By David Brooks, New York Times, March 14, 2011
Prudence is always a nice trait in a leader, especially in the face of a thorny problem like Libya. At a time when the nation is anxious, Obama is coming across as a cautious and safe pair of hands. The man is clearly not going to do anything rash.
Politically, this is a style that seems to appeal to independents. Obama is not going to get sucked into a left-versus-right budget battle and see his presidency get washed away. On budget matters, he seems to be playing rope-a-dope — waiting for the Republicans to propose something courageous and foolhardy like entitlement reform, thus giving him an opening to step in as the bulwark against extremism. It’s likely that he can win the next election simply by force of personality, by overshadowing his opponent.
Yet this current cautious pose carries dangers, too. Eisenhower was president at a time when American self-confidence was at its zenith; Americans were content with a president who took small steps. Today, most Americans seem to think their country is seriously off course. They may have less tolerance for a president who leads cautiously from the back.
Prudence can sometimes look like weakness. Obama said his cautious reactions to the Libyan revolution amounted to “tightening the noose” around Qaddafi. Yet there is no evidence that Qaddafi is feeling asphyxiated or even discomforted. As he slaughters his opposition, Western caution looks like fecklessness.
Prudence is important, but Americans do have an expectation that their president will be the one out front, dominating the agenda, projecting strength and offering vision.
All in all, President Obama is an astoundingly complicated person. During the 2008 presidential campaign, and during the first two years of his term, I would have said that his troubling flaw was hubris — his attempts to do everything at once. But he seems to have an amazing capacity to self-observe and adjust. Now I’d say his worrying flaw is passivity. I have no confidence that I can predict what sort of person Obama will be as he runs for re-election in 2012.
The Brooks' piece attempts to position Obama between the rhetoric of both Presidents Eisenhower, in his farewell address, and John F. Kennedy's rousing appeal to ideals and action in his inaugural address.
Truth be told, Obama is in far different times and circumstances than either former president.
The hawks in military intervention in the Middle East seem to come, mostly from the Republican party. The hawks in the domestic budget conflict seem to come from both the Republican and the Tea parties, since there is considered space between the two, even though both groups dub themselves Republicans.
Hawks, like roman candles, will eventually burn out. The president is in this "thing" for the long haul, and everyone knows he can both "take centre stage, or the front of the parade," as he finally did on health care reform. Now they also know that he is certainly not "Bush III" in the sense that his hand is already on a pulled trigger, ready to fire first and find out why afterwards.
On the military/foreign policy front, there is a cauldron boiling in the Middle East and North Africa. The news from that front changes by the minute, certainly by the hour, especially around the Libyan dictator, The Arab League, the Saudis, and more recently the other remaining leaders who seem to have found both strength and confidence to beat back the rebels demanding their overthrow.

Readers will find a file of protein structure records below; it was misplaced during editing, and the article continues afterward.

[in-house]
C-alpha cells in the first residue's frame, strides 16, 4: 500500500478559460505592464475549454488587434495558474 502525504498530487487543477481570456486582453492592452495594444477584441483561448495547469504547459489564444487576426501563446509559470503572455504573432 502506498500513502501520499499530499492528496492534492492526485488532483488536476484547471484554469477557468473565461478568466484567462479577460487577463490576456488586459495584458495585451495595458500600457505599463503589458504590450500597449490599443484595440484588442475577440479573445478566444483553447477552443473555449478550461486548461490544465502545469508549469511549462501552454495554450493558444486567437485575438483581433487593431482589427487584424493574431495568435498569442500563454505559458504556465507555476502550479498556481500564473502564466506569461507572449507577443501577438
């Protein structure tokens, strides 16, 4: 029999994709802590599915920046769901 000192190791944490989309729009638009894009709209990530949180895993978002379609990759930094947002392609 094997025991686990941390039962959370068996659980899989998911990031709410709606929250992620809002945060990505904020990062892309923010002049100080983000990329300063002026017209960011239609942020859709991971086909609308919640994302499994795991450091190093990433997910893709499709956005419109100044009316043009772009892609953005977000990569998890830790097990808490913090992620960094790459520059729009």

On the budget front, as he did on health care, he is waiting for some legitimate, serious and worthy proposals to come from the Congress, so that when he does enter the arena, he is not spinning his wheels, with those whose solitary aim is to "assure that he will be a one-term president". Those people are simply not to be easily trusted, and are not to be engaged unless and until they show a mature hand with proposals that are worth debating.
Bringing maturity, responsibility, insight and long-range thinking and planning to the budget process is something all Americans would like to see, and the president has the intellect, the gravitas and the stature to bring those things to the table. Without them, in fact, there likely be a government shut-down, from failed attempts by self-serving short-term thinking and acting.
When he does enter the budget stage of his presidency, rest assured that he will bring proposals and the option of compromise that will far exceed anything from his Republican opponents.
Stop attempting to dichotomize the president, into either "this" or "that"...and then call him complex, because he does not fit easily into one or other box.
The U.S., and the world could be served much less effectively, in such extraordinary times, with so many pots literally and figuratively boiling nearly over, than by such a "man of steel," as Tony Blair describes him in his autobiography, My Journey. I would only amend that description to include perhaps a crystal clear mind with a razor sharpness to it, and a constitution and ethic that transcends both politics and national dreams and aspirations. As he leads his people through patient self-confidence and deliberately not over-reaching is something the American people could do well to learn from; there is so much for the American people to learn from this outstanding man.
There is no equation or precedent for the convex of issues on the president's plate; there is only a single president, advised and counselled by an inordinately intelligent spouse, and a band of advisors each of whose capacity to advise is, undoubtedly, growing exponentially by the minute, as is their exhaustion just watching their leader;yet that observation must remain private.